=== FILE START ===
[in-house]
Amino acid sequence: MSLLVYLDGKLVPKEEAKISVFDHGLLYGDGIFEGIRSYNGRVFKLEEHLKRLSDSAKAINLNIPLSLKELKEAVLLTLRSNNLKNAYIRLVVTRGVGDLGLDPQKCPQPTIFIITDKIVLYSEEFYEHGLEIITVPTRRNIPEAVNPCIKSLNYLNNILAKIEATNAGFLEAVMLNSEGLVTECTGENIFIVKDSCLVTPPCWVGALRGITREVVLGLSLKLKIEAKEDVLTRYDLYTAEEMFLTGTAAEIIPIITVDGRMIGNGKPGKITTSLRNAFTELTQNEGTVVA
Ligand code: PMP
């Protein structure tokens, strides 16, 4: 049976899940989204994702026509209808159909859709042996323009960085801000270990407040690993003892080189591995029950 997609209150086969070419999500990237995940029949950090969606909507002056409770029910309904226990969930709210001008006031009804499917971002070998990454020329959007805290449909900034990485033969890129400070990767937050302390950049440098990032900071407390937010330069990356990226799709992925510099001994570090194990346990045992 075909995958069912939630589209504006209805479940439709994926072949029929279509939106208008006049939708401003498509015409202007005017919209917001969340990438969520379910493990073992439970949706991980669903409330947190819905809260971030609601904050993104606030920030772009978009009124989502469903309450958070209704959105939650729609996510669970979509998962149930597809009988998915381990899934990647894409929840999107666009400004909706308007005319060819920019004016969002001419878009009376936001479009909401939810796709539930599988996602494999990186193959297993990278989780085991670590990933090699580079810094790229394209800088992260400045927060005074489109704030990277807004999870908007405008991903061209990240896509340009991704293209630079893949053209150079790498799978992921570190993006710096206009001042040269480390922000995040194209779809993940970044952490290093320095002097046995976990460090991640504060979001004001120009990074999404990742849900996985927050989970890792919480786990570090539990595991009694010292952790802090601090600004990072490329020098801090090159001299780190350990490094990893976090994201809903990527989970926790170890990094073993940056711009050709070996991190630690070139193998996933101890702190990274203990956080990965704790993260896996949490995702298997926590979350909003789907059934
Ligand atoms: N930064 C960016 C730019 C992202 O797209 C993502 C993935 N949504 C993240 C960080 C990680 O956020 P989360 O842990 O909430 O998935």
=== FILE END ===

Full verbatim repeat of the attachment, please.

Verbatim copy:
[in-house]
Amino acid sequence: MSLLVYLDGKLVPKEEAKISVFDHGLLYGDGIFEGIRSYNGRVFKLEEHLKRLSDSAKAINLNIPLSLKELKEAVLLTLRSNNLKNAYIRLVVTRGVGDLGLDPQKCPQPTIFIITDKIVLYSEEFYEHGLEIITVPTRRNIPEAVNPCIKSLNYLNNILAKIEATNAGFLEAVMLNSEGLVTECTGENIFIVKDSCLVTPPCWVGALRGITREVVLGLSLKLKIEAKEDVLTRYDLYTAEEMFLTGTAAEIIPIITVDGRMIGNGKPGKITTSLRNAFTELTQNEGTVVA
Ligand code: PMP
């Protein structure tokens, strides 16, 4: 049976899940989204994702026509209808159909859709042996323009960085801000270990407040690993003892080189591995029950 997609209150086969070419999500990237995940029949950090969606909507002056409770029910309904226990969930709210001008006031009804499917971002070998990454020329959007805290449909900034990485033969890129400070990767937050302390950049440098990032900071407390937010330069990356990226799709992925510099001994570090194990346990045992 075909995958069912939630589209504006209805479940439709994926072949029929279509939106208008006049939708401003498509015409202007005017919209917001969340990438969520379910493990073992439970949706991980669903409330947190819905809260971030609601904050993104606030920030772009978009009124989502469903309450958070209704959105939650729609996510669970979509998962149930597809009988998915381990899934990647894409929840999107666009400004909706308007005319060819920019004016969002001419878009009376936001479009909401939810796709539930599988996602494999990186193959297993990278989780085991670590990933090699580079810094790229394209800088992260400045927060005074489109704030990277807004999870908007405008991903061209990240896509340009991704293209630079893949053209150079790498799978992921570190993006710096206009001042040269480390922000995040194209779809993940970044952490290093320095002097046995976990460090991640504060979001004001120009990074999404990742849900996985927050989970890792919480786990570090539990595991009694010292952790802090601090600004990072490329020098801090090159001299780190350990490094990893976090994201809903990527989970926790170890990094073993940056711009050709070996991190630690070139193998996933101890702190990274203990956080990965704790993260896996949490995702298997926590979350909003789907059934
Ligand atoms: N930064 C960016 C730019 C992202 O797209 C993502 C993935 N949504 C993240 C960080 C990680 O956020 P989360 O842990 O909430 O998935």